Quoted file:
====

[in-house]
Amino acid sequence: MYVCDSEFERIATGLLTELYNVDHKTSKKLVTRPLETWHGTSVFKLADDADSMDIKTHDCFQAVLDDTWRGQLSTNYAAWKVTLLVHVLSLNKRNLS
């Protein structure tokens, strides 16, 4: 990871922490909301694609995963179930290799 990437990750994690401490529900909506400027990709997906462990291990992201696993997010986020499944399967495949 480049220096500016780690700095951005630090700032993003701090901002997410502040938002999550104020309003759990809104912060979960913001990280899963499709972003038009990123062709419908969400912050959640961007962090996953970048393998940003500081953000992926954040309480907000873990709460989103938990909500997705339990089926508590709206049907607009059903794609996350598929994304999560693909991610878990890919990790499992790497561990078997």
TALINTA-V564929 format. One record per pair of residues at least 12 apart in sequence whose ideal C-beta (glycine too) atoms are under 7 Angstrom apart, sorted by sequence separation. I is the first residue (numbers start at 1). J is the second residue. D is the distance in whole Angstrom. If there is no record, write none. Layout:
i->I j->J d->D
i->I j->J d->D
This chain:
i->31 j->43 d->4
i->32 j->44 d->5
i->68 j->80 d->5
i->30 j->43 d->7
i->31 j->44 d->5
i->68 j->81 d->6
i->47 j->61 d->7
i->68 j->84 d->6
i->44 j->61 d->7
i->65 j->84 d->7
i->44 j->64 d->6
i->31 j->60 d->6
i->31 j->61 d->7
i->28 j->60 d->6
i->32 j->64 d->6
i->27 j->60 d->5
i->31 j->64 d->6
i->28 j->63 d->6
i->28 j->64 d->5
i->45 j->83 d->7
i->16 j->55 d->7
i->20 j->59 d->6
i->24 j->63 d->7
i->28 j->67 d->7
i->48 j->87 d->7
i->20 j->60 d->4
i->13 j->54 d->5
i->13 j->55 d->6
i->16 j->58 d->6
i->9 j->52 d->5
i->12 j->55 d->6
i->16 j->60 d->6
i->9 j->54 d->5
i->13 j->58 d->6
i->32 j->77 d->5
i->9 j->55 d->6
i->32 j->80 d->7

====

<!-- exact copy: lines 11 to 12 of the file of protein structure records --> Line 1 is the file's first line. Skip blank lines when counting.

i->30 j->43 d->7
i->31 j->44 d->5